Two weeks ago, cleaners for government departments left letters on Minister’s desks asking to be paid the London Living Wage. The man who cleans Nick Clegg’s office was involved as was the lady who cleans George Osborne’s office. A Cabinet Office spokesman responded to the press coverage by stating that the government ‘are not convinced employers should be required to pay a higher living wage’
The release of the official HBAI stats recently showed yet another increase in working poverty (Chris Goulden from JRF called it ‘a relentless rise’ whilst the Director of the CSJ admitted they had ‘missed in-work poverty’) and this post will explore the idea that, contrary to being unable to afford to implement a Living Wage policy in the current climate, employers may consider that they can’t afford not to.
All in this together
The Coalition government has made great play of a private sector led recovery from the economic crisis but, for many people, businesses (especially large, multi-national ones) are still part of the problem. Recent concerns over private sector organisations such as G4S, A4E, Barclays (a Living Wage employer it should be noted) and Southern Cross suggest that ‘the market’ is often not best placed to deliver the kind of society many people would like. Polly Toynbee suggested that outsourcing of public services contracts ‘create moral hazard on a grand scale, where profits are private but losses are ours’.
Michael Bloomberg, Mayor of New York, owner of 11 homes and the 20th richest man in the world recently vetoed the Living Wage in New York whilst Lord Griffiths, the Vice Chairman of Goldman Sachs famously suggested that ‘we have to accept that inequality is a way of achieving greater opportunity and prosperity’. So employers potentially have a choice to make. Do they risk aligning themselves with ‘the orthodox market approach: that workers should be paid what the market deems they are worth’, and where ‘the interests of workers are relegated compared to the needs of capital’, or should the wage level ‘be based on what people need to live on and not what business can afford’? (Grover 2005, p13).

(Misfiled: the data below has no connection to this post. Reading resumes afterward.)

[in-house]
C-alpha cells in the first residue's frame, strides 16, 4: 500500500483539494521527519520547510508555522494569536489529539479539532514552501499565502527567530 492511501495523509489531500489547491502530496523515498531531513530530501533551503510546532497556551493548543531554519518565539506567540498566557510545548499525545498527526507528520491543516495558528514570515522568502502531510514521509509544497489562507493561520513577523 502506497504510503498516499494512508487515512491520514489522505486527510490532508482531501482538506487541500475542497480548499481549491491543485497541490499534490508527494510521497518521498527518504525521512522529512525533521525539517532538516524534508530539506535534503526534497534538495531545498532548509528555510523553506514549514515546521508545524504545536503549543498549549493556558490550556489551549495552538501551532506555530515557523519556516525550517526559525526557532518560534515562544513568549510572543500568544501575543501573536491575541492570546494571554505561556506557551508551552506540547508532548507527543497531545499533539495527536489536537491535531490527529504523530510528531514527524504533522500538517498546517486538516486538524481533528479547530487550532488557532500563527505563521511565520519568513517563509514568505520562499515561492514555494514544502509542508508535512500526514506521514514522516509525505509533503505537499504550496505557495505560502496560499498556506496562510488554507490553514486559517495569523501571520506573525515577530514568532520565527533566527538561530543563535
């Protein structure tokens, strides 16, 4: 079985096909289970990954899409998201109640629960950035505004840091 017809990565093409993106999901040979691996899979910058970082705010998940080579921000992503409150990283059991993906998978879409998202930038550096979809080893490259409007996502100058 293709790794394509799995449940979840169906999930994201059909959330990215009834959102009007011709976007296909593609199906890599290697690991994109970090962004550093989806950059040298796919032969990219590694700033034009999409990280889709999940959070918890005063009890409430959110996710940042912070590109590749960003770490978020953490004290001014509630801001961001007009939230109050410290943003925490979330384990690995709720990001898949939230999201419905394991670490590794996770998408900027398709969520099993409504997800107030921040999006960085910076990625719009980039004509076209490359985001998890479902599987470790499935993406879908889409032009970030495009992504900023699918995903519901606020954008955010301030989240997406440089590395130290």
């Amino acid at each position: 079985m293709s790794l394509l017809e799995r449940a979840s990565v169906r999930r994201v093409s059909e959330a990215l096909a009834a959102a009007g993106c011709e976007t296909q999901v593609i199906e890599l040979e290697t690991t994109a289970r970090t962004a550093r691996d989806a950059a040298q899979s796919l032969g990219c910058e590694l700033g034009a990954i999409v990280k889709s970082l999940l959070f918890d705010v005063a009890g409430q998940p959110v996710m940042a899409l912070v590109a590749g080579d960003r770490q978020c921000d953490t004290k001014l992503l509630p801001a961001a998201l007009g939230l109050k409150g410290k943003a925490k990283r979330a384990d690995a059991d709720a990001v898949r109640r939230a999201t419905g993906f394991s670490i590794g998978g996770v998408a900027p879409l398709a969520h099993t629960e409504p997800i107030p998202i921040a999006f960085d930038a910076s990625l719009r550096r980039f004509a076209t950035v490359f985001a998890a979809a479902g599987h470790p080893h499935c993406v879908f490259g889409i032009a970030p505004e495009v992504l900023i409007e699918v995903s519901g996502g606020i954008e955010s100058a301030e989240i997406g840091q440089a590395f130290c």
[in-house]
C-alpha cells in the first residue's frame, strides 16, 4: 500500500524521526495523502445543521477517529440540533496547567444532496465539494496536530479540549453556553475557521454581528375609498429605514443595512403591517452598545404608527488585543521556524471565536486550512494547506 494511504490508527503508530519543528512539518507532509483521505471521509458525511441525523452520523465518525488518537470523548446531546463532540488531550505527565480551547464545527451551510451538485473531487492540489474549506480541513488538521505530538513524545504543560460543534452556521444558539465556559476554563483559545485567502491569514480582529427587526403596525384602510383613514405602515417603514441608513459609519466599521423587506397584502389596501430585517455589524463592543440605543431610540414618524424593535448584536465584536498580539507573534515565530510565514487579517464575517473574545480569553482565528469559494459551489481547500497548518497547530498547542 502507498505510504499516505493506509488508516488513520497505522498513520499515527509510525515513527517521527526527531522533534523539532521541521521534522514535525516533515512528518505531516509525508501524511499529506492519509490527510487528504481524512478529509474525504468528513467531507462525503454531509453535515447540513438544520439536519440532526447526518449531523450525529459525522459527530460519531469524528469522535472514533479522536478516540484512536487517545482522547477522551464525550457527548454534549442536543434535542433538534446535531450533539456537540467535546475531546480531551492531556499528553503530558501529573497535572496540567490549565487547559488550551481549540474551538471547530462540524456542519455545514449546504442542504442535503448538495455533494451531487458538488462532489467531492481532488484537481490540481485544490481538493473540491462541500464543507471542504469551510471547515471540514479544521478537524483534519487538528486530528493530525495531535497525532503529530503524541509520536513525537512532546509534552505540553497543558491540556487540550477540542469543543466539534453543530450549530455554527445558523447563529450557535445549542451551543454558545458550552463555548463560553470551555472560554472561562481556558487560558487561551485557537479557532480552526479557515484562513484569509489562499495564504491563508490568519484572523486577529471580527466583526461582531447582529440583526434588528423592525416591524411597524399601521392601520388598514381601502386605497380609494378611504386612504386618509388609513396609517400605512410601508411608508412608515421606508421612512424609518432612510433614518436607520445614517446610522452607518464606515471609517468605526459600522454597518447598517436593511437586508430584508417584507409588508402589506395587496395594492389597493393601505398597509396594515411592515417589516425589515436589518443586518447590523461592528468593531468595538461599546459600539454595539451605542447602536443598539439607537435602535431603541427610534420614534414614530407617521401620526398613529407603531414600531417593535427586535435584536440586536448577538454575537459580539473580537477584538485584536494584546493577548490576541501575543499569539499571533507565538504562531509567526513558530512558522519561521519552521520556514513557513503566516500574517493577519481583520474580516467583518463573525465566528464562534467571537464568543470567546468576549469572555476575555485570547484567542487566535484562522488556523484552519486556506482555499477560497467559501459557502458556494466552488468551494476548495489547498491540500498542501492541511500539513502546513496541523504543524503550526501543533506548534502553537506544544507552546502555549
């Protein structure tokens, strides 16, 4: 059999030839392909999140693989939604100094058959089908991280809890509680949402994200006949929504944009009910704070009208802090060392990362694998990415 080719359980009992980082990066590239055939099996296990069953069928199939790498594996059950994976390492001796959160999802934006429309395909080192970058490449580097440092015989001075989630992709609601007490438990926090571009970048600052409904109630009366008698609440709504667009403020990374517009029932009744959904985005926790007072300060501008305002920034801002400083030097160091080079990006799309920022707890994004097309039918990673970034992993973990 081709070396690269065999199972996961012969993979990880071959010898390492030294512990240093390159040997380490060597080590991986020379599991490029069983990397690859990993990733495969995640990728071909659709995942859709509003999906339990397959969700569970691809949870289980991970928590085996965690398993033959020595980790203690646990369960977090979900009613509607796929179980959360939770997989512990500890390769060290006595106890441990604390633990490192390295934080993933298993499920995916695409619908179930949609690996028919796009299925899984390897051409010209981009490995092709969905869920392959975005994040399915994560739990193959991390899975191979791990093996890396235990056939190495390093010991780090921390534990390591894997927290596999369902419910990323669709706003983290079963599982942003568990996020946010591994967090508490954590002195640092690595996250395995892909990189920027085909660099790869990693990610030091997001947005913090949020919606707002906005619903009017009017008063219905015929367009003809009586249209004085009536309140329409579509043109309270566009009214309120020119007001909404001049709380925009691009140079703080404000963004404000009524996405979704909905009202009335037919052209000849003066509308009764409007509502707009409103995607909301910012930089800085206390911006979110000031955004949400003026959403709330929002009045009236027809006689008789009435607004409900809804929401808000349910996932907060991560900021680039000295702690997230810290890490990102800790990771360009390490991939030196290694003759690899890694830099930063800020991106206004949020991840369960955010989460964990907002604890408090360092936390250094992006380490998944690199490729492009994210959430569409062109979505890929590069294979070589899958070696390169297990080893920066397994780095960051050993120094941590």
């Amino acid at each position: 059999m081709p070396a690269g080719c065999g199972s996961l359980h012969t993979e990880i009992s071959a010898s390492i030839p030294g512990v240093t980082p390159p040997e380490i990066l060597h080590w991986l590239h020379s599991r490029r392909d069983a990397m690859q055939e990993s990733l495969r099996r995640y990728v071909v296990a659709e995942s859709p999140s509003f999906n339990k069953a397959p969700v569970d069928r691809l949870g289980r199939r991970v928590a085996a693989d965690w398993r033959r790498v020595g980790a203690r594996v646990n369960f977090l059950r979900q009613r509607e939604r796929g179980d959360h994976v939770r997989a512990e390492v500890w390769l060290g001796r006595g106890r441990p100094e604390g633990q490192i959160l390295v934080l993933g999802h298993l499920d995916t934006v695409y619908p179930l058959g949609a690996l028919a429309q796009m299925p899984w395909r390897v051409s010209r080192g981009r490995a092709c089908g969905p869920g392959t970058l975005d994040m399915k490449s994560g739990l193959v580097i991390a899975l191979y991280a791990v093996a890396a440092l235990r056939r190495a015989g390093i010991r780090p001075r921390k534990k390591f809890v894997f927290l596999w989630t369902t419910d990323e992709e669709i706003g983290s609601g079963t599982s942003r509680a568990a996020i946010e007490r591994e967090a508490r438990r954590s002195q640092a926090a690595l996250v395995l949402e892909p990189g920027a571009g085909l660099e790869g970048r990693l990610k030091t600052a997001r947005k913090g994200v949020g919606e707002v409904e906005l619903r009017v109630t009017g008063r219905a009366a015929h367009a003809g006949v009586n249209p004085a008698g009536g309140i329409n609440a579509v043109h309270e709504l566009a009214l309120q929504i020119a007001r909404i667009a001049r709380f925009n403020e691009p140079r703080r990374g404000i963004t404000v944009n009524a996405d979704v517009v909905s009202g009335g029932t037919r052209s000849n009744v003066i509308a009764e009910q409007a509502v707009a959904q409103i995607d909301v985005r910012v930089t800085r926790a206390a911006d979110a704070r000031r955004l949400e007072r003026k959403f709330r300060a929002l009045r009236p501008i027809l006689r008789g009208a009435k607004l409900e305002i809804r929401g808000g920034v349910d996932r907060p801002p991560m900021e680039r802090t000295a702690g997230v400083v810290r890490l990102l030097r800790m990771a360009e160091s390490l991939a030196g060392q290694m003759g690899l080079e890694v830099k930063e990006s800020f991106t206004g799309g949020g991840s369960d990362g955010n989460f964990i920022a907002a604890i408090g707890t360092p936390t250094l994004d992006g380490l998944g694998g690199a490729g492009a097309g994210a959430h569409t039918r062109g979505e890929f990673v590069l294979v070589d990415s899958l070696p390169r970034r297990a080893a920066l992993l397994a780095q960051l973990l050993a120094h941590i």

Many employers are already demonstrating that paying a Living Wage does not necessarily mean higher costs or reduced profits and can be entirely compatible with an effective business model. Guy Stallard from KPMG, says that paying a Living Wage ‘isn’t just about altruism … a really motivated workforce is in many ways even more important when businesses are facing really challenging times’ and ‘It is possible to behave ethically, and pay the Living Wage, while working to earn a profit.’ UNISON have also produced a summary of responses from Living Wage employers which highlight the ‘business case for the Living Wage’, something we are working on in the North East. Employers report higher retention rates, reduced absenteeism and a more motivated workforce.
A report by GLA Economic in 2009 on the ‘business benefits of implementing a Living Wage policy in London’ concluded that:
Our findings indicate that there is some evidence of significant financial and nonfinancial benefits achieved by those employers that have implemented the London Living Wage. Although some organisations indicated that there were non-trivial implementation costs, the absence of any evidence of substantial negative impacts on business performance on an on-going basis suggests that there is a likely positive net benefit of London Living Wage implementation for a typical firm. (my emphases)